- At the graveside a religious professional performs a lengthy, dramatic, and often emotional interpretation of the central myth of the cult. This ritual is meant to assure loved ones that the deceased has completed the necessary initiations to safely enter the afterlife.
- Offerings, most often flowers but sometimes other items of personal significance, are placed on or near the grave.
- Loved ones periodically return to the burial site, either on the anniversary of the person’s death or on public days of commemoration. At these times, additional offerings are performed.
- Though the dead are honored, they are also believed to pose a potential threat to the living. Surviving loved ones therefore light candles or lamps in their front windows to prevent the spirit of the deceased to return to their home.
- Charms may be worn or simple rituals performed to protect oneself from ghosts: throwing salt on the hearth fire, carrying the left hind foot of a rabbit caught in a graveyard, carrying a snakeskin bag containing a toad’s eye, etc.
Are these the beliefs and rituals of an ancient pagan culture such as Egypt or Babylonia? No, in fact they are part of the folk religion of conservative Christians—namely, the rural folk of Appalachia (described here, here, and here)—albeit described in more-or-less clinical language. Greater connection with the modern world has wiped out many of these traditions; others show no sign of going away soon. Offering flowers at the graves of deceased ancestors on “Decoration Day” (what most of the country calls Memorial Day) is still a significant tradition in many Appalachian families. None of these rituals has the slightest bit of biblical warrant, but that is precisely the point: humans invent rituals to help them to cope with mystery, and death is one of the greatest mysteries there is. Where the Bible is silent, folklore tends to fill in the gaps.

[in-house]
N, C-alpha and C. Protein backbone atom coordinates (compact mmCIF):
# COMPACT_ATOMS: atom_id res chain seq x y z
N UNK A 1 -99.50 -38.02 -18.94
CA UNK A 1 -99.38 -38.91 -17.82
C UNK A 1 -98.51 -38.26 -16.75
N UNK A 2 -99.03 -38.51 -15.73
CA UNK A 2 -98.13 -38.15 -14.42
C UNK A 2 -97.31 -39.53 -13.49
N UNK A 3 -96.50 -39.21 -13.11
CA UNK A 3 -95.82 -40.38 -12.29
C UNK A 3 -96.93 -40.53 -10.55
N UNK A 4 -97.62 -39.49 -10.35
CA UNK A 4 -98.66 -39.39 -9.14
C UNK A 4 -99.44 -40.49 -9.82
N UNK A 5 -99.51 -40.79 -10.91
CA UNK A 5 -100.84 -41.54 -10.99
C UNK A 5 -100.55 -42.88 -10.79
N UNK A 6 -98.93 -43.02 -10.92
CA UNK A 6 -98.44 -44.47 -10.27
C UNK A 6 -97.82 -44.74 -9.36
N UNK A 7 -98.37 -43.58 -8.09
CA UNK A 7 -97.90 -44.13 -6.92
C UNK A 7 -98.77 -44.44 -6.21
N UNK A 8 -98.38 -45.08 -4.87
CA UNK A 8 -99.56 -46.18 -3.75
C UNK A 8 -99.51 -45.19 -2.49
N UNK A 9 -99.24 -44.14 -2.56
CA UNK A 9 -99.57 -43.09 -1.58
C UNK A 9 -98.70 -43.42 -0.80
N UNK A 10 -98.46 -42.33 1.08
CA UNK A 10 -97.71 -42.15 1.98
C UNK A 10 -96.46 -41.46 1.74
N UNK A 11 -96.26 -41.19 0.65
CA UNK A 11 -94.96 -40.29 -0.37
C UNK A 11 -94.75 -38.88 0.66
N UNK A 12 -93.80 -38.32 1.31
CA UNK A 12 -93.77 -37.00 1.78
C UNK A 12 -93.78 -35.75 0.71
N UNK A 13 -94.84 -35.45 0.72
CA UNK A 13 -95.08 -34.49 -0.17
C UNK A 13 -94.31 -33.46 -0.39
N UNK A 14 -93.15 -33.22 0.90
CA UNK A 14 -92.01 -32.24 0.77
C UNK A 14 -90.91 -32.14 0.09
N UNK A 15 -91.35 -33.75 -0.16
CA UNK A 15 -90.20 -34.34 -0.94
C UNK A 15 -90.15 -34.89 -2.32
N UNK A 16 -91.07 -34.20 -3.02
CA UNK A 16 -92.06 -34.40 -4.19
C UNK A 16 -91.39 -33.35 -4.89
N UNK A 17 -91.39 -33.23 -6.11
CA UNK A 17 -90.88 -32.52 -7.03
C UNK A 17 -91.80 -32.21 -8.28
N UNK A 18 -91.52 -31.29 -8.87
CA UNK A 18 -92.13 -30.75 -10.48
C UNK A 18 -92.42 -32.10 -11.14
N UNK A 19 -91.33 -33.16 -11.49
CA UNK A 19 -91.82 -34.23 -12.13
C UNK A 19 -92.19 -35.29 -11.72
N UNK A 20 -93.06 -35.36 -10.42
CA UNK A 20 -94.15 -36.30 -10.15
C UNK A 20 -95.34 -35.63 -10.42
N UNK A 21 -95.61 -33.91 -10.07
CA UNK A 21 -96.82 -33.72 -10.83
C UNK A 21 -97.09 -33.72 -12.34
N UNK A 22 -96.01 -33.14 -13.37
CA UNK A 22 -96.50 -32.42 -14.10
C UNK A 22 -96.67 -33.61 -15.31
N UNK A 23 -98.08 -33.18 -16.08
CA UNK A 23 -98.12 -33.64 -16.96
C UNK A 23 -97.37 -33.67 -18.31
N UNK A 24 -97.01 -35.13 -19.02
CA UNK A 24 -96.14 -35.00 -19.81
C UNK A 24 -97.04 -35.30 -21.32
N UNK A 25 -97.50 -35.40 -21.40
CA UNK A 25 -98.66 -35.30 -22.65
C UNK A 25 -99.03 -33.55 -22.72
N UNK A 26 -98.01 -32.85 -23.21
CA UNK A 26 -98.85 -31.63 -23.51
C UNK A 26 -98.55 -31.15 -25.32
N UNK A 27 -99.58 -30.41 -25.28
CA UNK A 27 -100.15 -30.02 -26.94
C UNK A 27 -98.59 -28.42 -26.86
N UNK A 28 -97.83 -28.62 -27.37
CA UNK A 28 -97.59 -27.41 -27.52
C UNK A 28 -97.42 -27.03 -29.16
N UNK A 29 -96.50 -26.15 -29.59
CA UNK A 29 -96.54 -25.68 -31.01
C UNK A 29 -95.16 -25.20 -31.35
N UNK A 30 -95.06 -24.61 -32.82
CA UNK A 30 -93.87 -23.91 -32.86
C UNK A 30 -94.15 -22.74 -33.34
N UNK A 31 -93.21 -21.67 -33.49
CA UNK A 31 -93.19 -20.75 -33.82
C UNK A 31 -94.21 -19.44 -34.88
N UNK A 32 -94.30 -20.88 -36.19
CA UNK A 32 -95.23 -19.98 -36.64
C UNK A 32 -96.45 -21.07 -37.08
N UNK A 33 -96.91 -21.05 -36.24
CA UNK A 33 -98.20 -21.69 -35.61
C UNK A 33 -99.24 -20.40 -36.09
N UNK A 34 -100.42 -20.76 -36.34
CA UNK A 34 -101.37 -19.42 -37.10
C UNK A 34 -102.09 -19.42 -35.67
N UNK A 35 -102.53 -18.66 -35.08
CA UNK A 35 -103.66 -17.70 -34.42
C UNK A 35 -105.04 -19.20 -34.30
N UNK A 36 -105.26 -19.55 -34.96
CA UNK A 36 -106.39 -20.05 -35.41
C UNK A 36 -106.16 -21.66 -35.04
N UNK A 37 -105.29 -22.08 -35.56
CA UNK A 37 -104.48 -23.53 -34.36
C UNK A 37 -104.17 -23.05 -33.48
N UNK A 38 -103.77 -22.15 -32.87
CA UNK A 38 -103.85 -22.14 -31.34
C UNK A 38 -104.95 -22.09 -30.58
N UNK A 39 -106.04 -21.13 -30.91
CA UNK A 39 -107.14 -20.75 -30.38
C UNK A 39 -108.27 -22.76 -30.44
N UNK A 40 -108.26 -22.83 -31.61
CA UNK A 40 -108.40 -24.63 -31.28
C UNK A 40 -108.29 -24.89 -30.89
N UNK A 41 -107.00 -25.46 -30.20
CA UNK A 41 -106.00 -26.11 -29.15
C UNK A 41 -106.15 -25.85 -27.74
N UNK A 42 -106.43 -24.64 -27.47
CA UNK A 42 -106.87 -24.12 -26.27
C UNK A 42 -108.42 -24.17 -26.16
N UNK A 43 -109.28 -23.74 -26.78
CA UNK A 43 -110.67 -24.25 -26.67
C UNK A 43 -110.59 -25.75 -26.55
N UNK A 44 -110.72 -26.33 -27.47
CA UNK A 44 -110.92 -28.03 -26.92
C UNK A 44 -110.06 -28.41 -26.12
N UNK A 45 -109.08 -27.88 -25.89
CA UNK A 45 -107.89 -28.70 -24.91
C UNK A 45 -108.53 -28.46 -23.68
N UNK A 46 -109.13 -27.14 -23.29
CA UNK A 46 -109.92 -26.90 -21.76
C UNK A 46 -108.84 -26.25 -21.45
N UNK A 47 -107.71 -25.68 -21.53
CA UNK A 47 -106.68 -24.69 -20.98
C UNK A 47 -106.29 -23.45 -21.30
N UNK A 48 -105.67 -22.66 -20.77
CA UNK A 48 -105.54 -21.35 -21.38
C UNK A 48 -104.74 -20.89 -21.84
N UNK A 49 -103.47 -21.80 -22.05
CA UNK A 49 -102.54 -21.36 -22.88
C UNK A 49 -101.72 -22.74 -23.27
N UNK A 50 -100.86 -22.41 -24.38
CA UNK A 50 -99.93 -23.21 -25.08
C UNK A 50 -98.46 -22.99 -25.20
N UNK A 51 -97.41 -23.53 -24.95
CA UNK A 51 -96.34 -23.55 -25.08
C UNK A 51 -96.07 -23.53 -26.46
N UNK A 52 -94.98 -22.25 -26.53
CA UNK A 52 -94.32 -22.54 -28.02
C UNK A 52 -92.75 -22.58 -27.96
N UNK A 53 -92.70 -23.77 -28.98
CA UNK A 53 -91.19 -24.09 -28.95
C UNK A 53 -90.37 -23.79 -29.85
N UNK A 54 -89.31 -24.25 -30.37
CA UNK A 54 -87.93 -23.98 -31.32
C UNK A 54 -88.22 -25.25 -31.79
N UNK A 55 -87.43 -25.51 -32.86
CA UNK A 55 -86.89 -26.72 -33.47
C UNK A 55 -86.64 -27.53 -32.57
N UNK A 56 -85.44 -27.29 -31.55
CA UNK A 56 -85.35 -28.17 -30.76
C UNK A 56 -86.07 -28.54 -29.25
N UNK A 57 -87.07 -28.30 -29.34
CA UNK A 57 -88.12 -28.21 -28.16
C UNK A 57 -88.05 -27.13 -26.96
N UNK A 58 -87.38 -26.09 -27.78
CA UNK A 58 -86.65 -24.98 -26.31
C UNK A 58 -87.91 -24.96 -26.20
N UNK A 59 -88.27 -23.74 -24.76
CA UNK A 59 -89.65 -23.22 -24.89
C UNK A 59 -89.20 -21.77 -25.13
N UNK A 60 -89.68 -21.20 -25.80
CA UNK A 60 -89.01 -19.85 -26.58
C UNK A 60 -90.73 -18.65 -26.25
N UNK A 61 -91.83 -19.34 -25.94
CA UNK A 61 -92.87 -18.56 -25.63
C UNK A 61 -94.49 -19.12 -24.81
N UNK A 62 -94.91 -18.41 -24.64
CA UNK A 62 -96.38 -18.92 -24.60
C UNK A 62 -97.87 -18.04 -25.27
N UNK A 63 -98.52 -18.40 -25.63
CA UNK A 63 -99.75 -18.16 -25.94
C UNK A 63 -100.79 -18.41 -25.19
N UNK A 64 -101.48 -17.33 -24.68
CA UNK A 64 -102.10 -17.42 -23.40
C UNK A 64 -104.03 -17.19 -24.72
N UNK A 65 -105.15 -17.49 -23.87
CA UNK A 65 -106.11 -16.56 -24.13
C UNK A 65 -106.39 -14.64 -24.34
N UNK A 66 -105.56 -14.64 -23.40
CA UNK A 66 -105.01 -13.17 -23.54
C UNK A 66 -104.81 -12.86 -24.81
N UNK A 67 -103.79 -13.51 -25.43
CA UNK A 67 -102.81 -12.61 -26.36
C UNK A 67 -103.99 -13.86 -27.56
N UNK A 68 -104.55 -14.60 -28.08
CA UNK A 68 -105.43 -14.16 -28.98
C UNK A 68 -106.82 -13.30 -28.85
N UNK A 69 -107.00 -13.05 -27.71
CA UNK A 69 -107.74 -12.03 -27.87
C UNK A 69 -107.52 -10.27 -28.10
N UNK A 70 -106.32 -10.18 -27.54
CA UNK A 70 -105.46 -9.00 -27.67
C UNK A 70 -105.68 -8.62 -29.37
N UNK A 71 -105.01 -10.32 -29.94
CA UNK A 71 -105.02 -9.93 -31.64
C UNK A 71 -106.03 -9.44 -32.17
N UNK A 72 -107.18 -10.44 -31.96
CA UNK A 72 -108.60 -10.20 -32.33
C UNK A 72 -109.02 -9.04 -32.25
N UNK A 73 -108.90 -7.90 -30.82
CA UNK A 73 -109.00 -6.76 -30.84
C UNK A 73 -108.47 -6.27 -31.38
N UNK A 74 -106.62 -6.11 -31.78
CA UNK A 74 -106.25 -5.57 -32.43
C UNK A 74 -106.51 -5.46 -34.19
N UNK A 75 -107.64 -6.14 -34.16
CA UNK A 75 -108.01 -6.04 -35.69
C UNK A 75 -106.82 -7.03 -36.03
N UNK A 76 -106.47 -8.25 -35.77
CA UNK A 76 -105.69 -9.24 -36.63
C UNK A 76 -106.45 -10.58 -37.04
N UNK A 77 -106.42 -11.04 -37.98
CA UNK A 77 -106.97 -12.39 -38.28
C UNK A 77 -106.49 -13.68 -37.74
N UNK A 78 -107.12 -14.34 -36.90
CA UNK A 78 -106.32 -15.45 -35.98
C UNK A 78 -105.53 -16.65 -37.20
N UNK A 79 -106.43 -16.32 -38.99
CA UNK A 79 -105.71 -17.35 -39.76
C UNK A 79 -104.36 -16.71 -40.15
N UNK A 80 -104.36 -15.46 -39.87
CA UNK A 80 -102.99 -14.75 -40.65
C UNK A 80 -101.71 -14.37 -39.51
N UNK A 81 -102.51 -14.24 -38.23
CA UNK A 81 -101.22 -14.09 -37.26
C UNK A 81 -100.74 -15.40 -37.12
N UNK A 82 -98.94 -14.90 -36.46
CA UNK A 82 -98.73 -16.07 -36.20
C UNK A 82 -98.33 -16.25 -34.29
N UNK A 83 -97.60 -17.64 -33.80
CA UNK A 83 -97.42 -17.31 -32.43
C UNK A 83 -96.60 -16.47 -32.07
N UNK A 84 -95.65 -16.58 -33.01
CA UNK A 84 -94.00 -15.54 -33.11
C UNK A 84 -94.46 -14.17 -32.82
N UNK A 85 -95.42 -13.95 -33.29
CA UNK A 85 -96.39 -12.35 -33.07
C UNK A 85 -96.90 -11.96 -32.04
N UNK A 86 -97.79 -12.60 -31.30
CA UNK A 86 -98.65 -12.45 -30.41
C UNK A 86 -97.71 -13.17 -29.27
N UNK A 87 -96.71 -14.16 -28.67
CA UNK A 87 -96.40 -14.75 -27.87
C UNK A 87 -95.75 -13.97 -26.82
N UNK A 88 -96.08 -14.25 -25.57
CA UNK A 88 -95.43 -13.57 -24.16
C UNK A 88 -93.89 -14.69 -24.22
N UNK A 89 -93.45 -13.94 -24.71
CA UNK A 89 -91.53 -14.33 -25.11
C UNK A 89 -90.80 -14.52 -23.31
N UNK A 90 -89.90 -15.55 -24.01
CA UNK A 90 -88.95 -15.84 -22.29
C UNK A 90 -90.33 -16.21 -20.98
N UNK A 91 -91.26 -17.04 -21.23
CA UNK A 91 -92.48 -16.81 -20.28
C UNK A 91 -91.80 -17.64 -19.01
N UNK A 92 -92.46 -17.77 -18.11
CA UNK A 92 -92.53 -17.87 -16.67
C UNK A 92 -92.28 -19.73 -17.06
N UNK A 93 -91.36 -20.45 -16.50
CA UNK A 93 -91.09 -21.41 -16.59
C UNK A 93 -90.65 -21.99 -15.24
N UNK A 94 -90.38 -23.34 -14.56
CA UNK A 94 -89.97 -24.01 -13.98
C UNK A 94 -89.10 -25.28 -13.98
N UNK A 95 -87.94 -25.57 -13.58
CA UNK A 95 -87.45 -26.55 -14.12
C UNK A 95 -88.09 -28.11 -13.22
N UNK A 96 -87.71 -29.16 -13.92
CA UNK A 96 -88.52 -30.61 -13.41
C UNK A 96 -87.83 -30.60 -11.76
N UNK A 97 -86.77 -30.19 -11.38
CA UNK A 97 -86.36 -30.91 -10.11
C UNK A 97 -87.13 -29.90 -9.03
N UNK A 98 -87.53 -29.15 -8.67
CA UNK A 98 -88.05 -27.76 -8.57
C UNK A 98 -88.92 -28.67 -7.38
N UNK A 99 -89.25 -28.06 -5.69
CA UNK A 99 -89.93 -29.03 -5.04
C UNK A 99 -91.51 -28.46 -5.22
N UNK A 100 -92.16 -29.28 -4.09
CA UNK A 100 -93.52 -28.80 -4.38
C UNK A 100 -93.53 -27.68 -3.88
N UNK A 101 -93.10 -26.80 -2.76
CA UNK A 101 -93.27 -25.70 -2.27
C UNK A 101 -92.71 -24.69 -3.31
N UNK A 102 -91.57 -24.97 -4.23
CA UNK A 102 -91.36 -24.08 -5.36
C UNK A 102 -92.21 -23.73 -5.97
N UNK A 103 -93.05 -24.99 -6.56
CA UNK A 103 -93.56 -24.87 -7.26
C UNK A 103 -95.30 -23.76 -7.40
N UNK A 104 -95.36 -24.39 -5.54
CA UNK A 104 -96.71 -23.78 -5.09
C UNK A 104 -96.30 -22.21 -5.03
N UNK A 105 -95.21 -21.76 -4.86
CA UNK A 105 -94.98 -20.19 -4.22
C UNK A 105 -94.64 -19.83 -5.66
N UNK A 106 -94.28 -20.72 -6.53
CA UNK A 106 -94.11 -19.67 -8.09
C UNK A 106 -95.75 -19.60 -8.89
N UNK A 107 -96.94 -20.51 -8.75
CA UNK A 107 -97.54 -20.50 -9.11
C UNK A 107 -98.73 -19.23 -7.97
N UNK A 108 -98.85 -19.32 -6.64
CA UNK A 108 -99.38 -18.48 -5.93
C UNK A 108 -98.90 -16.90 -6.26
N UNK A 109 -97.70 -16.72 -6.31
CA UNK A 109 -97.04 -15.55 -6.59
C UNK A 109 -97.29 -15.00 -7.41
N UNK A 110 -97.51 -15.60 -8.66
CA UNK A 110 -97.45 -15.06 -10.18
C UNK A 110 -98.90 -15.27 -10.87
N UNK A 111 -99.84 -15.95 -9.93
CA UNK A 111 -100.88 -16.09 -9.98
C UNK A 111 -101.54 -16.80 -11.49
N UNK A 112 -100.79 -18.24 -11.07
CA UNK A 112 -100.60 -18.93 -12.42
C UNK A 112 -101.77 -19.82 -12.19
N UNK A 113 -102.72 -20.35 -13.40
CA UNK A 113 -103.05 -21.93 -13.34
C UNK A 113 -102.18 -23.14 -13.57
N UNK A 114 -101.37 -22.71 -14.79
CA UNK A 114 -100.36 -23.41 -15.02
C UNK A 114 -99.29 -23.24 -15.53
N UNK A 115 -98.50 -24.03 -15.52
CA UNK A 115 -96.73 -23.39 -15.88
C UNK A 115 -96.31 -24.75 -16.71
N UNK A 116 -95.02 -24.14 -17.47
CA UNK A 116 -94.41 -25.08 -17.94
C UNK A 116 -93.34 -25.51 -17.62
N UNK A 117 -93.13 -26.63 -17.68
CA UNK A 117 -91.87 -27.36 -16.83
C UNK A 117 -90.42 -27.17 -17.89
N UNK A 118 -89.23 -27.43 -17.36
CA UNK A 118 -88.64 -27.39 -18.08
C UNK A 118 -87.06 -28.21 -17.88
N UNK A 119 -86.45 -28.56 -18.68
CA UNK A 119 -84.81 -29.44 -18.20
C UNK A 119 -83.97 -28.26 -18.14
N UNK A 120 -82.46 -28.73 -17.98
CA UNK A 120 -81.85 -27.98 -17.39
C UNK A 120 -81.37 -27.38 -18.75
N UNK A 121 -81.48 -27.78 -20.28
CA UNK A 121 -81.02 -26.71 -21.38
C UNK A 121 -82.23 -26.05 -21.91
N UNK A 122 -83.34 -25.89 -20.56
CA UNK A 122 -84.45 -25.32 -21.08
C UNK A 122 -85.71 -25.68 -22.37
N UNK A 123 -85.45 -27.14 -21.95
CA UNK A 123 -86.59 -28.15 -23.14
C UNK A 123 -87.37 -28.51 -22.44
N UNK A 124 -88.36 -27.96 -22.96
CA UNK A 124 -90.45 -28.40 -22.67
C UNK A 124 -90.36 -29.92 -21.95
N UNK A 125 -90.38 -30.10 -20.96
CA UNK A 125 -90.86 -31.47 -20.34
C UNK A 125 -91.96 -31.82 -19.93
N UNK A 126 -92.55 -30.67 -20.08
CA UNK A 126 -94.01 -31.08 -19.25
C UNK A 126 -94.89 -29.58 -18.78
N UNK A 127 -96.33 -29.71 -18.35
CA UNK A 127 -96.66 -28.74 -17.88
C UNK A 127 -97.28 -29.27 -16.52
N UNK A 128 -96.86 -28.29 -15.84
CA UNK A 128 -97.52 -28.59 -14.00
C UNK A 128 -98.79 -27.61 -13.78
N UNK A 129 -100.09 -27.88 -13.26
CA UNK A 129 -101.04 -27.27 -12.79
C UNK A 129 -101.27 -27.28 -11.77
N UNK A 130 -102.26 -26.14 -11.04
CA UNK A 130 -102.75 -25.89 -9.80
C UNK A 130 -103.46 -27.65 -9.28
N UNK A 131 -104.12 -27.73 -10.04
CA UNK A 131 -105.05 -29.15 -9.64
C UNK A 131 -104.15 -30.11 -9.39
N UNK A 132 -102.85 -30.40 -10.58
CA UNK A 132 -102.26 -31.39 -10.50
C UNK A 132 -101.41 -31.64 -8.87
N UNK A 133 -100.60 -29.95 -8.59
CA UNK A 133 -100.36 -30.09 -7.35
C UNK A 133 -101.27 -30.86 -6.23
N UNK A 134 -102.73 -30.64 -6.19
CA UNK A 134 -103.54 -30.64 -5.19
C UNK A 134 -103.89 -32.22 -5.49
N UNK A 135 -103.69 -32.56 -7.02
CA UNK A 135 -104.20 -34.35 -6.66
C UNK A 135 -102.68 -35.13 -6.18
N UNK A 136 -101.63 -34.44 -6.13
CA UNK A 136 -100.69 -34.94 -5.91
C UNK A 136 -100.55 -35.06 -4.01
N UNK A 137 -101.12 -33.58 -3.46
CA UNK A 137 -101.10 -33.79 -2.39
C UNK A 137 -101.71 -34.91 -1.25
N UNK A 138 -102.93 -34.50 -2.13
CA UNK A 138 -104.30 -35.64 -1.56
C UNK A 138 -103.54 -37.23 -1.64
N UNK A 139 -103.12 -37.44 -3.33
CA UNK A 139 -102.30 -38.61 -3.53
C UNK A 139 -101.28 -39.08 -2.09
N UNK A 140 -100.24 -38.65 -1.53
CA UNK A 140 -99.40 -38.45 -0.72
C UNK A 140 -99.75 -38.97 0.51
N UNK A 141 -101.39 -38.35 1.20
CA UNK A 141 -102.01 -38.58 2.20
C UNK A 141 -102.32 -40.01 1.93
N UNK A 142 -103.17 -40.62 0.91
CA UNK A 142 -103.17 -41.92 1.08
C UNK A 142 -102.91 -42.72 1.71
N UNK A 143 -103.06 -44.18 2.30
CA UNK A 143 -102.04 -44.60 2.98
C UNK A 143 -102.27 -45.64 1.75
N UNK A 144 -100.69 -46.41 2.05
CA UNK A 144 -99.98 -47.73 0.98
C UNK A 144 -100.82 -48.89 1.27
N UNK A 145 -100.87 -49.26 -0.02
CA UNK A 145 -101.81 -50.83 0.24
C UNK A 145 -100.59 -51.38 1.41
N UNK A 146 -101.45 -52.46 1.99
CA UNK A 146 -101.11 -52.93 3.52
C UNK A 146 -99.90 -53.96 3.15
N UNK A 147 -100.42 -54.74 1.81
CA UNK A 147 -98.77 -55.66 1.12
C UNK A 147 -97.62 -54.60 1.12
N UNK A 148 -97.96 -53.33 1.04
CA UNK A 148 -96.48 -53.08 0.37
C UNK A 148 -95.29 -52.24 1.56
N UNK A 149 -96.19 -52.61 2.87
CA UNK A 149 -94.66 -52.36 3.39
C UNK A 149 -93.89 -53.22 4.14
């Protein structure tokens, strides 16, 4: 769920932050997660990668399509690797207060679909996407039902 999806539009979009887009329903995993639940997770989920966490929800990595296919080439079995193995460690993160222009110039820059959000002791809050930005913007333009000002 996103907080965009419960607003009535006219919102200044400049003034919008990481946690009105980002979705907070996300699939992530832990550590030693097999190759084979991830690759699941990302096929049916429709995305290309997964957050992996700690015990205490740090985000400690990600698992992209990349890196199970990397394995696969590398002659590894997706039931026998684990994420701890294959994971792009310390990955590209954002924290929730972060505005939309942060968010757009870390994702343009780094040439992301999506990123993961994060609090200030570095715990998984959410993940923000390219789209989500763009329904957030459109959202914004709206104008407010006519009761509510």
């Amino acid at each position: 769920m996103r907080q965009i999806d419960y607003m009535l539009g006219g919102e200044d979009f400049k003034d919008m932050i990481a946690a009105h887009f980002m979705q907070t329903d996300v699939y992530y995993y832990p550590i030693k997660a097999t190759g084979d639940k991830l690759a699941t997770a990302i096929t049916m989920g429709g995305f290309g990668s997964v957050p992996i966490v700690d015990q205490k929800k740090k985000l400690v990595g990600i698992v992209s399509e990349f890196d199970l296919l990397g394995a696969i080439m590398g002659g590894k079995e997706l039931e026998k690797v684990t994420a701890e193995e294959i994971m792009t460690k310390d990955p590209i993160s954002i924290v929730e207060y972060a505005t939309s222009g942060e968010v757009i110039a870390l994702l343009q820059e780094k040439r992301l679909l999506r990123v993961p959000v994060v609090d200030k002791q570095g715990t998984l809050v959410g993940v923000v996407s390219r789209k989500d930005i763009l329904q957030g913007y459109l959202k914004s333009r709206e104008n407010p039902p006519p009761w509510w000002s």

Therefore, let us examine the folk religion of ancient Israel with respect to death and the dead. Elizabeth M. Bloch-Smith has examined the archeological and Scriptural evidence for Israelite death customs (“The Cult of the Dead in Judah: Interpreting the Material Remains,” JBL 111/2  213–24.) Based largely on her work, the following patterns may be suggested:
(1) When a person died, he or she was honored with lamentation (2 Chr 35:25; Jer 22:18), the erection of a burial marker (Gen 35:20; 2 Sam 18:18; 2 Kgs 23:16-18; Isa 56:5) and sacrifices of food, drink, and other commodities (Isa 57:7, 9; 2 Chr 16:14).